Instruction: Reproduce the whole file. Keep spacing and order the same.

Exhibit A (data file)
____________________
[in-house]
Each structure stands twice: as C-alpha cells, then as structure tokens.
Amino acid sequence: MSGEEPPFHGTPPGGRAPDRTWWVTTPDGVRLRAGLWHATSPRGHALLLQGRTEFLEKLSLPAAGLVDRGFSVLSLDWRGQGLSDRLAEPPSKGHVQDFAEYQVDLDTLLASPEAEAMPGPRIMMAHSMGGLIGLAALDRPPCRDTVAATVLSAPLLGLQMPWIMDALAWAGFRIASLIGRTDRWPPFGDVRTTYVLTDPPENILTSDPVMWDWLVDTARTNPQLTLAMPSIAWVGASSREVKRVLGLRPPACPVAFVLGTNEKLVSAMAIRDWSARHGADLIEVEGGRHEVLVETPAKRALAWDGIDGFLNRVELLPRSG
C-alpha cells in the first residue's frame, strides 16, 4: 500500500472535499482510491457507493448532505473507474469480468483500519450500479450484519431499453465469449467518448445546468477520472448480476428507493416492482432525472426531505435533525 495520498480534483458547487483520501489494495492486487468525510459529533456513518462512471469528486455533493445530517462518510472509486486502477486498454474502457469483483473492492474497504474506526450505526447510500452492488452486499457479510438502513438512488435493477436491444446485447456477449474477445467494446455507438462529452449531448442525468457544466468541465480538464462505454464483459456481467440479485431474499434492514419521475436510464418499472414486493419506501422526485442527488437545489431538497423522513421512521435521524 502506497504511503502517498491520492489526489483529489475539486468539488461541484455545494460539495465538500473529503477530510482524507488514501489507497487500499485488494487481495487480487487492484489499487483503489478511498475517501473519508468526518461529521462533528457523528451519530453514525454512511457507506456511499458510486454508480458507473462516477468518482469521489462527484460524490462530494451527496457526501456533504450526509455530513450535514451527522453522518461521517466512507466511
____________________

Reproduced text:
[in-house]
Each structure stands twice: as C-alpha cells, then as structure tokens.
Amino acid sequence: MSGEEPPFHGTPPGGRAPDRTWWVTTPDGVRLRAGLWHATSPRGHALLLQGRTEFLEKLSLPAAGLVDRGFSVLSLDWRGQGLSDRLAEPPSKGHVQDFAEYQVDLDTLLASPEAEAMPGPRIMMAHSMGGLIGLAALDRPPCRDTVAATVLSAPLLGLQMPWIMDALAWAGFRIASLIGRTDRWPPFGDVRTTYVLTDPPENILTSDPVMWDWLVDTARTNPQLTLAMPSIAWVGASSREVKRVLGLRPPACPVAFVLGTNEKLVSAMAIRDWSARHGADLIEVEGGRHEVLVETPAKRALAWDGIDGFLNRVELLPRSG
C-alpha cells in the first residue's frame, strides 16, 4: 500500500472535499482510491457507493448532505473507474469480468483500519450500479450484519431499453465469449467518448445546468477520472448480476428507493416492482432525472426531505435533525 495520498480534483458547487483520501489494495492486487468525510459529533456513518462512471469528486455533493445530517462518510472509486486502477486498454474502457469483483473492492474497504474506526450505526447510500452492488452486499457479510438502513438512488435493477436491444446485447456477449474477445467494446455507438462529452449531448442525468457544466468541465480538464462505454464483459456481467440479485431474499434492514419521475436510464418499472414486493419506501422526485442527488437545489431538497423522513421512521435521524 502506497504511503502517498491520492489526489483529489475539486468539488461541484455545494460539495465538500473529503477530510482524507488514501489507497487500499485488494487481495487480487487492484489499487483503489478511498475517501473519508468526518461529521462533528457523528451519530453514525454512511457507506456511499458510486454508480458507473462516477468518482469521489462527484460524490462530494451527496457526501456533504450526509455530513450535514451527522453522518461521517466512507466511